As to your comparisons between Eurobike and Interbike there was an amazing difference betweeen the shows, and not just in sheer size. Your employer’s booth at Eurobike was massive and shows that Eurobike and Interbike are very different animals, not just bike trade shows on different continents.

    There were also huge differences in a topic close to your heart: social media. Interbike – and the US as a whole – is far, far ahead of Eurobike and most of the EU in embracing Twitter, Facebook, blogs, UGC and the rest.

    Many European bicycle businesses think social media is a fad, a distraction, a waste of time. They could be right. But if they’re wrong, they will be a long way behind US companies.

    Real bike trade social media success stories are thin on the ground. And by success I mean dollars generated. Unusually for the spiritual home of capitalism, the US seems happy to experiment with cash-poor social media while, paradoxically, the EU wants to see the colour of the money before committing to something so potentially frivolous.

    —-

    On Cervelo: your analogy was spot-on. I got an invite but didn’t go. Not once I knew the back-story. Cervelo got a lot of social media grief for acting in the way they did. Will this social media backlash affect their bottomline? No.

    Comment | October 8, 2009
  • MB

    Did you check out Bikes Belong’s new film? http://vimeo.com/6666520

    Comment | October 8, 2009
  • I’m keeping an eye out for Focus. Even though they were way in the back corner of the hall, they had maybe the most consistent crowd of any booth at the show.

    Also worth noting that Trek, Giant, Cannondale, and Specialized were well represented at the Outdoor Demo.

    Does this mean I get to have the last word on Interbike? Sweet…

    Comment | October 8, 2009
  • Chris, what was Lynn’s impression of how some people in the bike industry have embraced social media? Did she say how it compares with other industries she might have experience with?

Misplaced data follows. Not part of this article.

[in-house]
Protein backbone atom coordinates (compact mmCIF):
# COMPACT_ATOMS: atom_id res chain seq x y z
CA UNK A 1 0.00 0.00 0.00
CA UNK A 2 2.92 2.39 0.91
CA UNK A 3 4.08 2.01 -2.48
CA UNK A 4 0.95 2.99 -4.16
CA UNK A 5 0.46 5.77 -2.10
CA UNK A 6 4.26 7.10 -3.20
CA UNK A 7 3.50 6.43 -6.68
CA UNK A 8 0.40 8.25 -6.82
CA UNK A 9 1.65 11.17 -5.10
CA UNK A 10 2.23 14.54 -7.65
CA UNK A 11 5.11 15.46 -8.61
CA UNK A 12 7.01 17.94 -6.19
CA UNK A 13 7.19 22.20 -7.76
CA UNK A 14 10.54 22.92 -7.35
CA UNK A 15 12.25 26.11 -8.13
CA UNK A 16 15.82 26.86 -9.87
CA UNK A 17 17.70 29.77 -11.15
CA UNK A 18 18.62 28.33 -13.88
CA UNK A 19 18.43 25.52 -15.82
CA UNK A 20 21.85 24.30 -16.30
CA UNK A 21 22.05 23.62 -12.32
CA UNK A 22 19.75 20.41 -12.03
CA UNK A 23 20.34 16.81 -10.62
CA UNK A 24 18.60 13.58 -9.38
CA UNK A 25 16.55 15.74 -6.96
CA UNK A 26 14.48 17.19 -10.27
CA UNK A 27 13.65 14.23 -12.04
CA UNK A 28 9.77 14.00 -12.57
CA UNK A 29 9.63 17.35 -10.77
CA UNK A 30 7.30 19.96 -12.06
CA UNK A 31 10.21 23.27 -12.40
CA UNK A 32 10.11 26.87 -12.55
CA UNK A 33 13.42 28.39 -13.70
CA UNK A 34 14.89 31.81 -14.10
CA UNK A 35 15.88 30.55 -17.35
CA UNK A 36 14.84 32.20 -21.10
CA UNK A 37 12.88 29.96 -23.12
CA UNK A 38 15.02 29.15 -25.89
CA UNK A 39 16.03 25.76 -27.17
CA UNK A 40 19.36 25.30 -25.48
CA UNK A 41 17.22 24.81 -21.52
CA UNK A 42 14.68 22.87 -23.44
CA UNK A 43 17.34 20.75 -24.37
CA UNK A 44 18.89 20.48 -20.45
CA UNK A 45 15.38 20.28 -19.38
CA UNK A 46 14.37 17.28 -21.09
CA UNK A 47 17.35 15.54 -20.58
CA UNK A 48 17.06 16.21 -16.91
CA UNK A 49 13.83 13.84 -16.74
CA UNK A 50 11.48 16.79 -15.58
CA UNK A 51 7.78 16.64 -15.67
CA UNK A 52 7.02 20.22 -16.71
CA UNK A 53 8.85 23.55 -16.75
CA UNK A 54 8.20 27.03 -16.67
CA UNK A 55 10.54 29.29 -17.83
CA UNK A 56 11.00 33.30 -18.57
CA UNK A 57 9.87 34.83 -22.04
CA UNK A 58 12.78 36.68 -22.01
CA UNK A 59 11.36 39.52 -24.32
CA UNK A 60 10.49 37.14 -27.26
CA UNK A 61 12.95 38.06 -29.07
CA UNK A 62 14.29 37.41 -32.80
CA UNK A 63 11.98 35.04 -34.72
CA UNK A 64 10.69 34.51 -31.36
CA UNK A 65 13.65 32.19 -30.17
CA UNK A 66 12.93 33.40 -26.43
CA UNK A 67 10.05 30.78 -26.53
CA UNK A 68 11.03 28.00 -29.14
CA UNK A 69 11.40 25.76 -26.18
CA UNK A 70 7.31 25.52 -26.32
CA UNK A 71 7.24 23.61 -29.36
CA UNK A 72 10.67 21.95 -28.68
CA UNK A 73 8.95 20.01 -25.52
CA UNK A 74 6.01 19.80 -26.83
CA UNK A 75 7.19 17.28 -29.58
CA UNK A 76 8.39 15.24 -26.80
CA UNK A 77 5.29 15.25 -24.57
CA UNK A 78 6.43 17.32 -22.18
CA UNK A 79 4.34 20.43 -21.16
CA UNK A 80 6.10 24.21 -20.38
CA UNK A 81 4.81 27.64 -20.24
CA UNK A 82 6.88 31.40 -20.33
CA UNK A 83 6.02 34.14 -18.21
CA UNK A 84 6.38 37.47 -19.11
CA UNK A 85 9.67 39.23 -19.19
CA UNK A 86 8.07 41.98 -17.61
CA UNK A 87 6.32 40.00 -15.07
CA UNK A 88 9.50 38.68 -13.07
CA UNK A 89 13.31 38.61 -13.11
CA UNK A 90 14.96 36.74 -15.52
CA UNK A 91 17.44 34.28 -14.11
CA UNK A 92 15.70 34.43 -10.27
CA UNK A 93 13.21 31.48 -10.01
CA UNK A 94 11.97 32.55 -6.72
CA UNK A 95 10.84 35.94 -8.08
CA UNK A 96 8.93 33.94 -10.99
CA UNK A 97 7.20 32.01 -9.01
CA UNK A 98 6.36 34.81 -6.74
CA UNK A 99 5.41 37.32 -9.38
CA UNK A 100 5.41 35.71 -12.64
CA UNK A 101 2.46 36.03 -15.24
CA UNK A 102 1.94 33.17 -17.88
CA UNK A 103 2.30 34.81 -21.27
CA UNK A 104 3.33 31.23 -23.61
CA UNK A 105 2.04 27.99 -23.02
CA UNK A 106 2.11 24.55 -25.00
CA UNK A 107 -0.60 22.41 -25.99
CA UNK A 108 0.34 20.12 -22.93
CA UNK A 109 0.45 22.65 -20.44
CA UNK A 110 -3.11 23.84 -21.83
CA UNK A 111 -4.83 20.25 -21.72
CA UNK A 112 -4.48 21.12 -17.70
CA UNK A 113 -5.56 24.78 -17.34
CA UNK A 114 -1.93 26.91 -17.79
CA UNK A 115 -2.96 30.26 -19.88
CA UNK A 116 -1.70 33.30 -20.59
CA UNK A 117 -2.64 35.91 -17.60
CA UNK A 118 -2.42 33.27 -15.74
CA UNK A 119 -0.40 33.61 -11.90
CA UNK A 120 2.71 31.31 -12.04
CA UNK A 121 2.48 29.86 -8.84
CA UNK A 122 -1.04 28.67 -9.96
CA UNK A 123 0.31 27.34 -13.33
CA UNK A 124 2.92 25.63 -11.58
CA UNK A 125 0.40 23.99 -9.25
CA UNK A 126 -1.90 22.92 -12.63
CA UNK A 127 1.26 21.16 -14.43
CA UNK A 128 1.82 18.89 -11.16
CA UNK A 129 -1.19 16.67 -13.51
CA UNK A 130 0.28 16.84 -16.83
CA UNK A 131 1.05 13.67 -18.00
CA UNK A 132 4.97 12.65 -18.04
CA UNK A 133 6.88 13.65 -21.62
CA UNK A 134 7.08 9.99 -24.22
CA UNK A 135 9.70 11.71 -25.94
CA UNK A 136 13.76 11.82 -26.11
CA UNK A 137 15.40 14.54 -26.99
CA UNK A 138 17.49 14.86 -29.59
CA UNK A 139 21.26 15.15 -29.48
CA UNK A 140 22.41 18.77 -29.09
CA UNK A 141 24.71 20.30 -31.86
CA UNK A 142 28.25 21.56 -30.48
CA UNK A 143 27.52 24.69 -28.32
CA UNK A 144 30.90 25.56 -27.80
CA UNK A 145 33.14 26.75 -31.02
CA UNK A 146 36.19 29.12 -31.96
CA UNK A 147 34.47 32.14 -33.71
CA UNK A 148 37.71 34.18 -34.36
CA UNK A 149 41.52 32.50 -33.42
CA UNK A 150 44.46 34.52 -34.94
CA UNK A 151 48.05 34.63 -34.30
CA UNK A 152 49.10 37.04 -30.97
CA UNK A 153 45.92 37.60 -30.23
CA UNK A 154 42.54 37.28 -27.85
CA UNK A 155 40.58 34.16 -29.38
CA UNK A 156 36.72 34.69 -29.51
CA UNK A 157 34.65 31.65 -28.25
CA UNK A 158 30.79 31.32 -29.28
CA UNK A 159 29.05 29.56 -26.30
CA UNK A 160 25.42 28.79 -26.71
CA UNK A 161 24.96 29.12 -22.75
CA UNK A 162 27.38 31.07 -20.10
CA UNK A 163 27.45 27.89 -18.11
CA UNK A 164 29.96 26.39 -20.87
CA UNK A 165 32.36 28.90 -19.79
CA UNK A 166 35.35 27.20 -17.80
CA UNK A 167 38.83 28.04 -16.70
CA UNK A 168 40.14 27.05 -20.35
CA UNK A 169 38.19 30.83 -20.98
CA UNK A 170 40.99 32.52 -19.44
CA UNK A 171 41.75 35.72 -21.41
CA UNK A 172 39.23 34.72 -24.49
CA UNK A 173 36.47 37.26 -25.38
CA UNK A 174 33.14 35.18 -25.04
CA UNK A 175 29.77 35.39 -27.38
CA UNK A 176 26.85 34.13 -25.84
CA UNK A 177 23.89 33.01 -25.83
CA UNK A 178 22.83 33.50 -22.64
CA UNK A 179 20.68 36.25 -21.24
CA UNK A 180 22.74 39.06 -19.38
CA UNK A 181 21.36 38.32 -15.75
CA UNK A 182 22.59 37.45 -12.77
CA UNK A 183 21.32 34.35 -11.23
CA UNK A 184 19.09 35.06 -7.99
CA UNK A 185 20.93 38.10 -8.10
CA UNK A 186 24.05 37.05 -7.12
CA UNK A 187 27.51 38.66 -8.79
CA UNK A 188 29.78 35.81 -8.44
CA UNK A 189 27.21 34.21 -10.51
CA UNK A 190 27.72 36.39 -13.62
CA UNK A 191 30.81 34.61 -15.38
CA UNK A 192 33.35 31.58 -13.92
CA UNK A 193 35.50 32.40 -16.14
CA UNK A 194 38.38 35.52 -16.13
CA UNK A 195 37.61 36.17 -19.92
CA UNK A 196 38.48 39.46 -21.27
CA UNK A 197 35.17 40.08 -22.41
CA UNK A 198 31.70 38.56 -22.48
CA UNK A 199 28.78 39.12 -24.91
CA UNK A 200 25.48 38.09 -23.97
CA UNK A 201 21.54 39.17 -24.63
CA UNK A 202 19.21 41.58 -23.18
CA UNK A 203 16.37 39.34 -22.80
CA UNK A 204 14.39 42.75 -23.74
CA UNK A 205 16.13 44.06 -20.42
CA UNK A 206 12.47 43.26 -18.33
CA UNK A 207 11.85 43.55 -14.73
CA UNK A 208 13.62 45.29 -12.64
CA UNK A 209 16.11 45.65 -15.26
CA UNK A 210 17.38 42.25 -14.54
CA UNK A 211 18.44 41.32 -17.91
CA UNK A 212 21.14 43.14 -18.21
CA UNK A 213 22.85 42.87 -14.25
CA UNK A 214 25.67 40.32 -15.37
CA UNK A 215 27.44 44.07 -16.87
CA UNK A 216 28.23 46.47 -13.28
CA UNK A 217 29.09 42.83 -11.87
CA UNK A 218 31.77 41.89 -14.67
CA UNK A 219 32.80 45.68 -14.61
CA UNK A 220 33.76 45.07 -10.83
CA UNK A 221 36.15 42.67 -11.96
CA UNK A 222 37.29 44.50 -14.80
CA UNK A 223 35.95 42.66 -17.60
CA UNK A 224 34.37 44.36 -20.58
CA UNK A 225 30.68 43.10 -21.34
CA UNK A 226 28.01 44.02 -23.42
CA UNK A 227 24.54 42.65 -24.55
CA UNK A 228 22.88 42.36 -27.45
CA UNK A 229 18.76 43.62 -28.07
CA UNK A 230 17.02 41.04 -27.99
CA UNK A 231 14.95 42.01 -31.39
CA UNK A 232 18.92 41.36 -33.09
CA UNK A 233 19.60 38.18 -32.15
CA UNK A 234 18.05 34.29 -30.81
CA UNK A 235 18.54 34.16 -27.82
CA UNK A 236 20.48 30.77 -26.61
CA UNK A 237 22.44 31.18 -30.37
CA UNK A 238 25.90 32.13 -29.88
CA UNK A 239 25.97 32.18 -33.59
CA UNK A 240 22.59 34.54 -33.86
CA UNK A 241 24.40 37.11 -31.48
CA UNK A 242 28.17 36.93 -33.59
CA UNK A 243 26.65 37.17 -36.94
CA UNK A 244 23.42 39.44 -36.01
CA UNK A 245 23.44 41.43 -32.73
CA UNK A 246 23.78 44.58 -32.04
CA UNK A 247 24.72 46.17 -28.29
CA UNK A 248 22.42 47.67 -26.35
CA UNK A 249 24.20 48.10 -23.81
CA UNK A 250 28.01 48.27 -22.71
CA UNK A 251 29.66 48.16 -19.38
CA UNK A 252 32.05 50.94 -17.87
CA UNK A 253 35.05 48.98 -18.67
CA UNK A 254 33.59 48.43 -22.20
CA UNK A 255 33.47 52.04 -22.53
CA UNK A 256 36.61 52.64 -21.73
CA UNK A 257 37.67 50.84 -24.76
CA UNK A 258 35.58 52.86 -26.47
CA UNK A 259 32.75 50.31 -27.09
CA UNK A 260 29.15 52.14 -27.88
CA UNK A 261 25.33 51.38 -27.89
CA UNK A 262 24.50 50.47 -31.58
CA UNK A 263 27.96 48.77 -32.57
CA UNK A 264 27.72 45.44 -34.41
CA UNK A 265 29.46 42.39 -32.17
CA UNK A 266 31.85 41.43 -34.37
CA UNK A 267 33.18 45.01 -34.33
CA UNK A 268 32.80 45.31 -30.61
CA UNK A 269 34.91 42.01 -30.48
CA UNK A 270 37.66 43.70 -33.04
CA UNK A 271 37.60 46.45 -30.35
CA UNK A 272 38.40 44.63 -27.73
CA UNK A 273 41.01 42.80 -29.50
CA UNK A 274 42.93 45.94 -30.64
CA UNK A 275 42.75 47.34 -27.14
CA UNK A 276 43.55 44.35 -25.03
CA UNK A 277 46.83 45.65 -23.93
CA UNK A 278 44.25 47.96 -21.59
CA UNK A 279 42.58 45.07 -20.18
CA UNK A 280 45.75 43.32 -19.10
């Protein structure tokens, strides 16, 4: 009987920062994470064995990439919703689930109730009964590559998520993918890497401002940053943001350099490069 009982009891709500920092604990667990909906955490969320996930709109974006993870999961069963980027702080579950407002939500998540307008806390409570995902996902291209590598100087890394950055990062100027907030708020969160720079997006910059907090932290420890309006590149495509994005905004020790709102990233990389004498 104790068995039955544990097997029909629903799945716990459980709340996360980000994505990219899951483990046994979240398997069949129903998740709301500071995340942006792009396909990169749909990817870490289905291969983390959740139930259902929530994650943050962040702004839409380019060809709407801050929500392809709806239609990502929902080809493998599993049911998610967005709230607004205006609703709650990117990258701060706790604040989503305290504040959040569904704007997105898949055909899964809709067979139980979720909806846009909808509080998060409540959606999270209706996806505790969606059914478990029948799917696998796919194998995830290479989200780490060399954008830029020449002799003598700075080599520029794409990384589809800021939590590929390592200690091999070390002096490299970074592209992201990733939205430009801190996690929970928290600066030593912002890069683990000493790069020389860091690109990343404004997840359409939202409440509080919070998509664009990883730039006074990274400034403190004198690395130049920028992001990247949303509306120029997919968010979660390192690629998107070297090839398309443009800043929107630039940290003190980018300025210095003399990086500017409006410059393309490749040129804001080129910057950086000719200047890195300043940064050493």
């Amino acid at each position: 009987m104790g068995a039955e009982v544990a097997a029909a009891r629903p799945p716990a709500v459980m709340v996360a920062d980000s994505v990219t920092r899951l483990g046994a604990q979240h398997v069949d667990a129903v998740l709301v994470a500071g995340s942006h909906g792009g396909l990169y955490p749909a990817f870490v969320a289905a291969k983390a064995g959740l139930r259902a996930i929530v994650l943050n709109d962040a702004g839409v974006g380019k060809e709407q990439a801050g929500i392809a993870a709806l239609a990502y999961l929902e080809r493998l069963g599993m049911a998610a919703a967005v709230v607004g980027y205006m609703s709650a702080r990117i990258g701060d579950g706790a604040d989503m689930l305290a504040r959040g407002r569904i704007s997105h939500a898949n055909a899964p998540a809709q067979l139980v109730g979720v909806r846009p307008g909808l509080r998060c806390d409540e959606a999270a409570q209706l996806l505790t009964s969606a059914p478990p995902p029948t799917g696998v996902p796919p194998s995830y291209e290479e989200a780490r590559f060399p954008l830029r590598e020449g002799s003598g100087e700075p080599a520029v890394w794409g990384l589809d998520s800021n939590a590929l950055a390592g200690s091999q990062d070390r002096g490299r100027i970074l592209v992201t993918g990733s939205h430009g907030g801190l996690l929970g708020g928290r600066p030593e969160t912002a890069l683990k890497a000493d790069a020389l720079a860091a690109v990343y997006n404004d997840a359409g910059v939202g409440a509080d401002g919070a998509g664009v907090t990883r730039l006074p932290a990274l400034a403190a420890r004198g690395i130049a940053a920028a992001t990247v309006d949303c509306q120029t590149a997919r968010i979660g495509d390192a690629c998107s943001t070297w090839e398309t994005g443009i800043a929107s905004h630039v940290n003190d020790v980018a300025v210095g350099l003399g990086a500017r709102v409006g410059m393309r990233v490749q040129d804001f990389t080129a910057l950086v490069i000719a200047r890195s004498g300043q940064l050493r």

I intended to attend her preso, but I ended up in Taiwan instead…

    Comment | October 8, 2009
  • Thanks to all for the comments! Agreed on points made about the demo day presence being solid from Trek, Cannondale, and Specialized, among others. For sure, that’s almost a different show on it’s own.

    The Bikes Belong film mentioned by MB above in the comments is great, worth watching (but they need a shorter edit to hook interest of a wider audience, methinks!)

    And Richard, as for Lynn’s impression of our industry, she really didn’t have one – she wasn’t a cyclist per se, so she didn’t have deep-dive understanding of many of the subtle nuances we face. That said, it does sound like as an industry overall, we’re on the right track, as she was surprised at how many attendees were there, and how many were already using social media in one form or another. Still lots of work to do, though.

    Comment | October 9, 2009
  • Great write-up Chris and many thanks for supporting our Tweetup fundraiser at Lavo. It was really rewarding to put faces and handshakes to many former virtual connections.

    I have to nit pick just a bit. Trek, Giant and Cannondale had a very large presence at the Demo Days event and all were as gracious to our production team as was Specialized. While I would love to see an equal showing in the exhibition hall, I think it is unfair to label them as absent. In fact, they were among the dominant vendors throughout the demo and had some of the longest lines for attendees to test products.

    Cervelo on the other-hand was disgraceful. I was fortunate (or so I thought) to get an invitation to their party. When I found out that they were not an exhibitor in any fashion with Interbike, I passed. Do they think that show happens spontaneously and for free? I guess they saved enough money to buy three more spots on Versus…on your company’s dime and all other exhibitors, no less.

    Social media…don’t get me started!

    Comment | May 19, 2010